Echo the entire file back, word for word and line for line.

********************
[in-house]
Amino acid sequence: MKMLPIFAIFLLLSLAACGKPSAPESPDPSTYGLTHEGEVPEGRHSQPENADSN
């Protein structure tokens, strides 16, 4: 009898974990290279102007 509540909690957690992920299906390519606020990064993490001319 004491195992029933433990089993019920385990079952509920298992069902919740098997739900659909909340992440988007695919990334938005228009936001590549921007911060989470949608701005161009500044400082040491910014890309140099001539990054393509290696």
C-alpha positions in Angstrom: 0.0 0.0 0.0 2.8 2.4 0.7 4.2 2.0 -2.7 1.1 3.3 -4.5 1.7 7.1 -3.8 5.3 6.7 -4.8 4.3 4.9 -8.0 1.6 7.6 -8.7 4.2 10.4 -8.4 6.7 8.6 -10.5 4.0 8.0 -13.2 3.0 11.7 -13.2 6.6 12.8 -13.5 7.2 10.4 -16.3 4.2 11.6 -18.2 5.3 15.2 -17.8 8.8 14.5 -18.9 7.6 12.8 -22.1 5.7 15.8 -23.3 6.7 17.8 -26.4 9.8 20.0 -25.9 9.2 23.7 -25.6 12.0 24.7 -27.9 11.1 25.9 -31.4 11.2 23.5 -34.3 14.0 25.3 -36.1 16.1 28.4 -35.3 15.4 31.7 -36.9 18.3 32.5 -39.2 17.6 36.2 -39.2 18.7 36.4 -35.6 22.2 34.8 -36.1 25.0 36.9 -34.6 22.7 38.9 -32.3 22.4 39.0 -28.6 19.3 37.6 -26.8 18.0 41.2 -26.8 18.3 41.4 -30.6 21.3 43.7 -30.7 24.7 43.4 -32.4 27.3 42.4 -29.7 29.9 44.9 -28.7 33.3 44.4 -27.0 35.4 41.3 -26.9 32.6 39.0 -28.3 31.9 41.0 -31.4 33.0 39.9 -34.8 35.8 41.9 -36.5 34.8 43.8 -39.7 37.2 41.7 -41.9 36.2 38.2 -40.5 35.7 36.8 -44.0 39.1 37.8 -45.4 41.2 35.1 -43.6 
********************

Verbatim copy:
[in-house]
Amino acid sequence: MKMLPIFAIFLLLSLAACGKPSAPESPDPSTYGLTHEGEVPEGRHSQPENADSN
């Protein structure tokens, strides 16, 4: 009898974990290279102007 509540909690957690992920299906390519606020990064993490001319 004491195992029933433990089993019920385990079952509920298992069902919740098997739900659909909340992440988007695919990334938005228009936001590549921007911060989470949608701005161009500044400082040491910014890309140099001539990054393509290696």
C-alpha positions in Angstrom: 0.0 0.0 0.0 2.8 2.4 0.7 4.2 2.0 -2.7 1.1 3.3 -4.5 1.7 7.1 -3.8 5.3 6.7 -4.8 4.3 4.9 -8.0 1.6 7.6 -8.7 4.2 10.4 -8.4 6.7 8.6 -10.5 4.0 8.0 -13.2 3.0 11.7 -13.2 6.6 12.8 -13.5 7.2 10.4 -16.3 4.2 11.6 -18.2 5.3 15.2 -17.8 8.8 14.5 -18.9 7.6 12.8 -22.1 5.7 15.8 -23.3 6.7 17.8 -26.4 9.8 20.0 -25.9 9.2 23.7 -25.6 12.0 24.7 -27.9 11.1 25.9 -31.4 11.2 23.5 -34.3 14.0 25.3 -36.1 16.1 28.4 -35.3 15.4 31.7 -36.9 18.3 32.5 -39.2 17.6 36.2 -39.2 18.7 36.4 -35.6 22.2 34.8 -36.1 25.0 36.9 -34.6 22.7 38.9 -32.3 22.4 39.0 -28.6 19.3 37.6 -26.8 18.0 41.2 -26.8 18.3 41.4 -30.6 21.3 43.7 -30.7 24.7 43.4 -32.4 27.3 42.4 -29.7 29.9 44.9 -28.7 33.3 44.4 -27.0 35.4 41.3 -26.9 32.6 39.0 -28.3 31.9 41.0 -31.4 33.0 39.9 -34.8 35.8 41.9 -36.5 34.8 43.8 -39.7 37.2 41.7 -41.9 36.2 38.2 -40.5 35.7 36.8 -44.0 39.1 37.8 -45.4 41.2 35.1 -43.6 